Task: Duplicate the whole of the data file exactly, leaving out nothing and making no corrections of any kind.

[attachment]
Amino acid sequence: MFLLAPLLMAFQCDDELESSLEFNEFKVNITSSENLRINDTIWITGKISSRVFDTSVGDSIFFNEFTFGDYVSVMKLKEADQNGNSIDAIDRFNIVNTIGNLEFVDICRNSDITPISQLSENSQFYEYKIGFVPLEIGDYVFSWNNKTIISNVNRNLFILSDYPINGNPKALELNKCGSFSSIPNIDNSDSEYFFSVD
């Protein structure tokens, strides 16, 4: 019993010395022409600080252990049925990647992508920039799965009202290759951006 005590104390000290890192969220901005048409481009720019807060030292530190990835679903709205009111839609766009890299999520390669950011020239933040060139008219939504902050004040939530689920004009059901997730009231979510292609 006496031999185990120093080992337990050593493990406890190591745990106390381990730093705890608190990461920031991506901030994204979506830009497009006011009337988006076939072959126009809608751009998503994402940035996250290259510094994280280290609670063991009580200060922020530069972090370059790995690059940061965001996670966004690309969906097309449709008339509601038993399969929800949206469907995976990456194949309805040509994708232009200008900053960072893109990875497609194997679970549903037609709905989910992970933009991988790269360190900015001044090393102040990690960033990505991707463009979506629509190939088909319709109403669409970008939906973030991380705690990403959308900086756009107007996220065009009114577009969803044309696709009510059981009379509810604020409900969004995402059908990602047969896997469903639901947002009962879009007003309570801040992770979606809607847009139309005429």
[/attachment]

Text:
Amino acid sequence: MFLLAPLLMAFQCDDELESSLEFNEFKVNITSSENLRINDTIWITGKISSRVFDTSVGDSIFFNEFTFGDYVSVMKLKEADQNGNSIDAIDRFNIVNTIGNLEFVDICRNSDITPISQLSENSQFYEYKIGFVPLEIGDYVFSWNNKTIISNVNRNLFILSDYPINGNPKALELNKCGSFSSIPNIDNSDSEYFFSVD
């Protein structure tokens, strides 16, 4: 019993010395022409600080252990049925990647992508920039799965009202290759951006 005590104390000290890192969220901005048409481009720019807060030292530190990835679903709205009111839609766009890299999520390669950011020239933040060139008219939504902050004040939530689920004009059901997730009231979510292609 006496031999185990120093080992337990050593493990406890190591745990106390381990730093705890608190990461920031991506901030994204979506830009497009006011009337988006076939072959126009809608751009998503994402940035996250290259510094994280280290609670063991009580200060922020530069972090370059790995690059940061965001996670966004690309969906097309449709008339509601038993399969929800949206469907995976990456194949309805040509994708232009200008900053960072893109990875497609194997679970549903037609709905989910992970933009991988790269360190900015001044090393102040990690960033990505991707463009979506629509190939088909319709109403669409970008939906973030991380705690990403959308900086756009107007996220065009009114577009969803044309696709009510059981009379509810604020409900969004995402059908990602047969896997469903639901947002009962879009007003309570801040992770979606809607847009139309005429």